Episode: Mythbusters 8.19 – “Storm Chasing Myths”
Original Air Date: October 13, 2010
This week, the Mythbusters didn’t bust any myths. Instead, they engaged in a bit of quality control, Mythbusters style, which means that the testing was done under extreme conditions — tornado conditions, in fact. Adam and Jamie teamed up with Sean Casey and Reed Timmer from Discovery’s Storm Chasers show to see if the vehicles they use when getting up close and personal with tornadoes are really up to the job, then the Mythbusters engaged in a bit of tornado protection research and development themselves. There were not really any confirmed/busted pronouncements to be made in this episode, but if you want to see for yourself if the Storm Chasers’ rides are up to snuff, then consider this your spoiler warning.
Task #1: Determine if the Storm Chasers’ vehicles are capable of withstanding tornado-strength winds.
Sean and Reed each have a vehicle designed for getting up close and personal with a tornado. Both are heavily armored to protect from flying debris and both are designed to counteract the effects of extreme wind speeds. Sean’s vehicle, the TIV2 (TIV stands for Tornado Intercept Vehicle), has armored panels that lower to the ground to prevent winds from getting underneath and lifting the vehicle off the ground. It also has two forty-inch-long hydraulic spikes that can be lowered into the ground to anchor the vehicle. The Dominator is Reed’s vehicle, and it has hydraulics that allow him to lower the vehicle so that the foot-wide rubber skirting attached to the bottom of its armored panels touches the ground and blocks air flow underneath it. Both the TIV2 and the Dominator have successfully withstood storms with winds between 150 and 155 miles per hour, but how might they fare in more severe conditions?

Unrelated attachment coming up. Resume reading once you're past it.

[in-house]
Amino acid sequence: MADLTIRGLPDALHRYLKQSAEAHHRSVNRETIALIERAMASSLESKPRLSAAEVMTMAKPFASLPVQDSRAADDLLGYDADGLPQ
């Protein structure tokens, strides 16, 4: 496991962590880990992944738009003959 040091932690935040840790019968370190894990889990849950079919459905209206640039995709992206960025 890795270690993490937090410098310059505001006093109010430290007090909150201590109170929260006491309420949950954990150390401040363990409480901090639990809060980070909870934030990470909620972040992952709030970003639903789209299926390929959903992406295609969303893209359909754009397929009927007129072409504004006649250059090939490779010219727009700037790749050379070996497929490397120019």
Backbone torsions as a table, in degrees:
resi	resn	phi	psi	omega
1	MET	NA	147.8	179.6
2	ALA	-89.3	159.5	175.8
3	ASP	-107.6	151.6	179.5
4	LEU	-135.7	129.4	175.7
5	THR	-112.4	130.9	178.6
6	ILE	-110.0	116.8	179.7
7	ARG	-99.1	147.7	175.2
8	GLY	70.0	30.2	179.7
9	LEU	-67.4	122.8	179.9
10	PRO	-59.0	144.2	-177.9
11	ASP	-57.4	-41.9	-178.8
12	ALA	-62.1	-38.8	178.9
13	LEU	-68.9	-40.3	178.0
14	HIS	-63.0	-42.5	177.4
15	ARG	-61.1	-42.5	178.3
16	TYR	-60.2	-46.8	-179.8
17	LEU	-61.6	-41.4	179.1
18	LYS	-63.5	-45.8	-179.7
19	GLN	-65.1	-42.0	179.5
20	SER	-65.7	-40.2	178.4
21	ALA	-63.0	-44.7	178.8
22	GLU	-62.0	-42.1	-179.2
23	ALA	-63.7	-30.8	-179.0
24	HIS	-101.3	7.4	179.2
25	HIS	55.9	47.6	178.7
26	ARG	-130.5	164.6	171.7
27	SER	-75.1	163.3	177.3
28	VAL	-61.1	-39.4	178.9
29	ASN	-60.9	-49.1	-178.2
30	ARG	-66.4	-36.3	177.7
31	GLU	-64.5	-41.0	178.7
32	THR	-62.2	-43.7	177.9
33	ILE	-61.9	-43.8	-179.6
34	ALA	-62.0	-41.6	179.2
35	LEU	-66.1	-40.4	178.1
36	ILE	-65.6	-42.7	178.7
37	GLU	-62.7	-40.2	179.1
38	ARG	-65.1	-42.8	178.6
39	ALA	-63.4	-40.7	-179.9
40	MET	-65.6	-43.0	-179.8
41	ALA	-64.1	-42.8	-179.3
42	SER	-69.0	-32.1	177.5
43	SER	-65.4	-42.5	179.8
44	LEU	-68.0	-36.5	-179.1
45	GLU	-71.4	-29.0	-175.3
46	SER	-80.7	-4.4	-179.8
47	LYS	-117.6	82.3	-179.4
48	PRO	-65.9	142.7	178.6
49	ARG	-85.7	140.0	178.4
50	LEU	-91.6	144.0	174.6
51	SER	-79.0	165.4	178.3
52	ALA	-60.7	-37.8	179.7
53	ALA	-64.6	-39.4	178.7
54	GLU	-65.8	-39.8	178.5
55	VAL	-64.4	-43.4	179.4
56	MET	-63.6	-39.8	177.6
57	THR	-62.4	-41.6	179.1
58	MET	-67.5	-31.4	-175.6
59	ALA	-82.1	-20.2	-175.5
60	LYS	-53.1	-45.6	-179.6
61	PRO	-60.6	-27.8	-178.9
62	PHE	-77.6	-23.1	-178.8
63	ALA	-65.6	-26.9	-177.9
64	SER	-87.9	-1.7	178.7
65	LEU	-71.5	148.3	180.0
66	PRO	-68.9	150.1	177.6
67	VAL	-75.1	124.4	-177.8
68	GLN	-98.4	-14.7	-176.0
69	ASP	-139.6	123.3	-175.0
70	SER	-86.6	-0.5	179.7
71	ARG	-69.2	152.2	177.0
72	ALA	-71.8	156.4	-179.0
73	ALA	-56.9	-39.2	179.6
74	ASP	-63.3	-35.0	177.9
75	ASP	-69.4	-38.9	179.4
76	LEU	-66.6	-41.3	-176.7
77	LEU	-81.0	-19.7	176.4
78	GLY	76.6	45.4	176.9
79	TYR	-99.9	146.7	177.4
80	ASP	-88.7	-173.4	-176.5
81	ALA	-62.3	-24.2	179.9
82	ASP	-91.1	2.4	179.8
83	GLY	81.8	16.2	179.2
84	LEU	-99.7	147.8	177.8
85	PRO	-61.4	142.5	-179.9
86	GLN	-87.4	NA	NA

Procedure: Park a vehicle behind the jet engine of a 747 cargo airplane. Start the engine and increase power until the exhaust blown from the back of the engine reaches the desired wind speed. Observe the effects on the vehicle.
Test 1: 160 mph winds
Control: The unmodified car was pushed 50 feet from its starting position behind the airplane and the hood of the car was blown off.
Results: Neither vehicle moved or sustained any significant damage. The door of the TIV2 blew open because it was not locked, but it was not damaged.
Test 2: 250 mph winds
Control: The unmodified car had its hood blown off and experienced a significant amount of movement due to being pushed around by the high-speed winds.
Results: Neither vehicle sustained significant or life-threatening damage. The Dominator moved some, but not nearly as much as the control car. The hydraulic spikes on the TIV2 prevented it from moving, but upon closer inspection it was discovered that in keeping the TIV2 in place, they were slightly bent. Still, anyone in either vehicle would have been safe from the effects of the high winds.
Conclusion: Both vehicles earned the Mythbusters Approved 250 MPH Rating, and bright pink emblems proclaiming that fact were stenciled on to each.
Task #2: Design and build a prototype personal shelter to protect against a tornado. It must be portable, able to protect the user from flying debris, and able to withstand the 130-plus mph winds of an F3 tornado.
Adam and Jamie, as usual, went their separate ways in the shop to build and test their ideas with scale models. Adam had no luck with his metal dome/wing combinations, but Jamie came up with a wing-shaped design that withstood high winds, on a small scale, anyway, so he moved on to a full-size prototype. Made of rip-stop nylon with aluminum panels at the front and foam board inside to protect the user from flying debris, the structure is mounted on a frame attached to a board with short spikes to anchor the user to the ground. The setup resembles a space-age sleeping bag, except for the fact that you get in head first. But will it protect someone from a tornado?